Dr. Jack L. Arnold Equipping
Pastors International Genesis
Joseph: Man of Caution and Compassion
A. These two chapters give the reader insight into the
compassion of Joseph. These are some of the most dramatic chapters in the Book
of Genesis. NOTE. If a person can read these chapters and not be overwhelmed
with emotion, his sensitivity to the feelings of others is very shallow.
B. Literary critics in Boston, a number of years ago, voted by
secret ballot the story of Joseph to be the finest short story ever written. It
is great literature, but it is primarily religious history and designed to
teach spiritual truth.
II. JOSEPH: MAN OF CAUTION 42:1-38
A. Jacob Sends Ten Sons to Egypt to Buy Corn
(42:1-4). The scene shifts from
Egypt and Joseph to Canaan and Jacob. The famine had hit Canaan and the
survival of Jacob’s (Israel’s) family was at stake. Jacob sends ten sons to
Egypt to buy food but keeps Benjamin, his youngest son, home. Jacob was afraid
that Benjamin might be killed just like he thought Joseph had been killed and
this would have been a great blow to him. NOTE. The pattern of God’s plan in
using Joseph to preserve the Hebrew race during the famine and the removal of
Jacob and his sons to Egypt begins to emerge in detail. God was at work through
B. Joseph’s Ten Brothers Come to Egypt and Bow Down Before
Him, But Joseph Puts Them in Jail (42:4-20).
1. Joseph was the governor (prime
minister) of Egypt, and his brothers came and bowed before him (24:6). This was
a literal fulfillment of the dreams of Joseph (cf. 37:5-10), and Joseph
remembered the dreams (42:9).
2. Joseph recognized his brothers, but
they did not recognize him (42:7-8). Why did they not realize who he was?
First, 20 years had passed. Second, he would have had his head and face shaved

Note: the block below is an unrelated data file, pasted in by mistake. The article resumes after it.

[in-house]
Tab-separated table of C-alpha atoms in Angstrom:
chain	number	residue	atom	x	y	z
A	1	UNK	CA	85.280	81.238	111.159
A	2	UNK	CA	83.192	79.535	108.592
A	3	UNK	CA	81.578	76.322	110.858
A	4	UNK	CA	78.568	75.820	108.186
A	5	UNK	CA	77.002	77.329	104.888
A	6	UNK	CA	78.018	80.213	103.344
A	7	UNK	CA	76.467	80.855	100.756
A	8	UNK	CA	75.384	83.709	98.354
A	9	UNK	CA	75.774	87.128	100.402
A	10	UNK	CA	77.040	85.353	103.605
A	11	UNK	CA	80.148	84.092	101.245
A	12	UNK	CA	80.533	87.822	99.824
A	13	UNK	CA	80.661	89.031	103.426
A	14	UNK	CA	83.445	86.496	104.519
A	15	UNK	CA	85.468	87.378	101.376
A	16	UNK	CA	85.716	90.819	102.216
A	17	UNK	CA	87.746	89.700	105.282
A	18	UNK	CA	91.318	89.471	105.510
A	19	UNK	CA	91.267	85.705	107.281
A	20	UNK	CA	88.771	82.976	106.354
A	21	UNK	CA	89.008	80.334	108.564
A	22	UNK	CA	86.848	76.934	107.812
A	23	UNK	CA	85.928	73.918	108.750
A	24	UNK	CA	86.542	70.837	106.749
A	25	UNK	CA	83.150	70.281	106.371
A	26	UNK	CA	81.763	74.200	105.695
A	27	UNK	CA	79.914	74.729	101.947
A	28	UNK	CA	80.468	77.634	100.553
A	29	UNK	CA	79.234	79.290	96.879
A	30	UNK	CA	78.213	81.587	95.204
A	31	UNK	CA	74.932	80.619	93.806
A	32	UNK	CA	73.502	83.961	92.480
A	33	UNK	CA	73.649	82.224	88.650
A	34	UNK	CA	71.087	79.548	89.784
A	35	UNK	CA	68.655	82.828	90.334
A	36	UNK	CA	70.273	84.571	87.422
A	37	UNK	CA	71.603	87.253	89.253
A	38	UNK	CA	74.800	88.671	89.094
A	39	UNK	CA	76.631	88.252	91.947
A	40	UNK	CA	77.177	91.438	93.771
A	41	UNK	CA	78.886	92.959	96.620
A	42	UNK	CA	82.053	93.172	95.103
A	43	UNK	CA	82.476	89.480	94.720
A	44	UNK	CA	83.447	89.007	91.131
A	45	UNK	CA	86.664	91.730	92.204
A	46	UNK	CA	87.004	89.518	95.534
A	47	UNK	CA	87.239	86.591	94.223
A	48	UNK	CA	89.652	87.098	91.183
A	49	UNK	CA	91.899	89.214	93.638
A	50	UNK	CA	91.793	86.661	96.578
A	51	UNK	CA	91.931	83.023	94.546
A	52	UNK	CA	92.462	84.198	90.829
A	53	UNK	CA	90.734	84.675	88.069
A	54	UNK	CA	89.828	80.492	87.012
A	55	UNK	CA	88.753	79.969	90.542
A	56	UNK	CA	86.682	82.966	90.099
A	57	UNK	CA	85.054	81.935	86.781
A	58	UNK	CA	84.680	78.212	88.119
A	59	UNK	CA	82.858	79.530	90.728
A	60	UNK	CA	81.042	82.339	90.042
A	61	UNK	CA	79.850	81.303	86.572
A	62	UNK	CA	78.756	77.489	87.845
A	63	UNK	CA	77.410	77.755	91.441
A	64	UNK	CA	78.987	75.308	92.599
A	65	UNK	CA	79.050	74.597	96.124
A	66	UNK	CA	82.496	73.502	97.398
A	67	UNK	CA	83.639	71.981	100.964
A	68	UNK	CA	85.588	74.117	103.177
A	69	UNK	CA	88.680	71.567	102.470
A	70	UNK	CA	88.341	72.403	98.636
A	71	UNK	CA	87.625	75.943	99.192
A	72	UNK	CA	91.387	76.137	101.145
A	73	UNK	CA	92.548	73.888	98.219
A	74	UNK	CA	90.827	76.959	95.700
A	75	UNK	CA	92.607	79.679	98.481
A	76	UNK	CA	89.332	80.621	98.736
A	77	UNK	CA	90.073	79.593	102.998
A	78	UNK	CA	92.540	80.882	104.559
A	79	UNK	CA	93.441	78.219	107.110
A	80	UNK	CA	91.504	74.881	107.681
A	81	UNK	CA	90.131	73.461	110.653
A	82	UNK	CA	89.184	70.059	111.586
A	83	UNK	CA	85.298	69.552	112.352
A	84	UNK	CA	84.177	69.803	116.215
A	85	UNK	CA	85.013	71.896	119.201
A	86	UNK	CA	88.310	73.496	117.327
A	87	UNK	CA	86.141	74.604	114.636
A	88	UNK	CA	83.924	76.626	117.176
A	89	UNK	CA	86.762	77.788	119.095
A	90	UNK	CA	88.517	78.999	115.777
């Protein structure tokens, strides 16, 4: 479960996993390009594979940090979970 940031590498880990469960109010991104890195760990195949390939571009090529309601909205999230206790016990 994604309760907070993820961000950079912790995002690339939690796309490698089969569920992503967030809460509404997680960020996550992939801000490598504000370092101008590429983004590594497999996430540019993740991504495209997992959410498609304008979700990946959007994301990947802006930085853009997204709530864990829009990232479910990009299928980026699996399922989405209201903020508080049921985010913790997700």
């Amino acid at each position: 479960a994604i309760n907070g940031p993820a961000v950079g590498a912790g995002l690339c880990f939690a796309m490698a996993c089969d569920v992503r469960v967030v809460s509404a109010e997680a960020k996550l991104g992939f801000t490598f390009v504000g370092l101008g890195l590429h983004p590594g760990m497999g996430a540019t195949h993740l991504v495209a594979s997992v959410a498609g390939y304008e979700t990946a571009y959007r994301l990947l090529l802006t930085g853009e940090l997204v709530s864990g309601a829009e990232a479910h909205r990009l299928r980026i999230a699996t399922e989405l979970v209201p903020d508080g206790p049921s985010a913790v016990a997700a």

in accordance with Egyptian custom. Third, his dress might tend to hide his
identity to some extent. Fourth, his Egyptian language created a barrier and
prevented their suspecting anything. Fifth, he specifically made himself
strange to them (42:7).
3. Joseph accused the brothers of being
spies (42:14) and put them in prison (42:17). Why this harsh treatment? Joseph
was determined to test their true character and see if there was any change in
them. Perhaps he wondered if they would do the same thing to Benjamin that they
did to him. He demands that they go and fetch Benjamin to him (42:15).
4. After three days, Joseph tells them to
leave one brother in prison in Egypt and to go get Benjamin in Canaan and bring
him back to Egypt. They left Simeon (42:24) and loaded up with supplies. NOTE. Benjamin is about 30 years old at this
time and Joseph is 39.
5. Joseph lets them know that his actions
are governed out of fear for God (42:
NOTE. This should have tipped off
the brothers as to the identity of Joseph. Apparently this made no impression
on them. Their spiritual sensitivity was quite low.
C. Joseph’s Brothers are Convicted of Their Sin
(42:21-24). God used their circumstances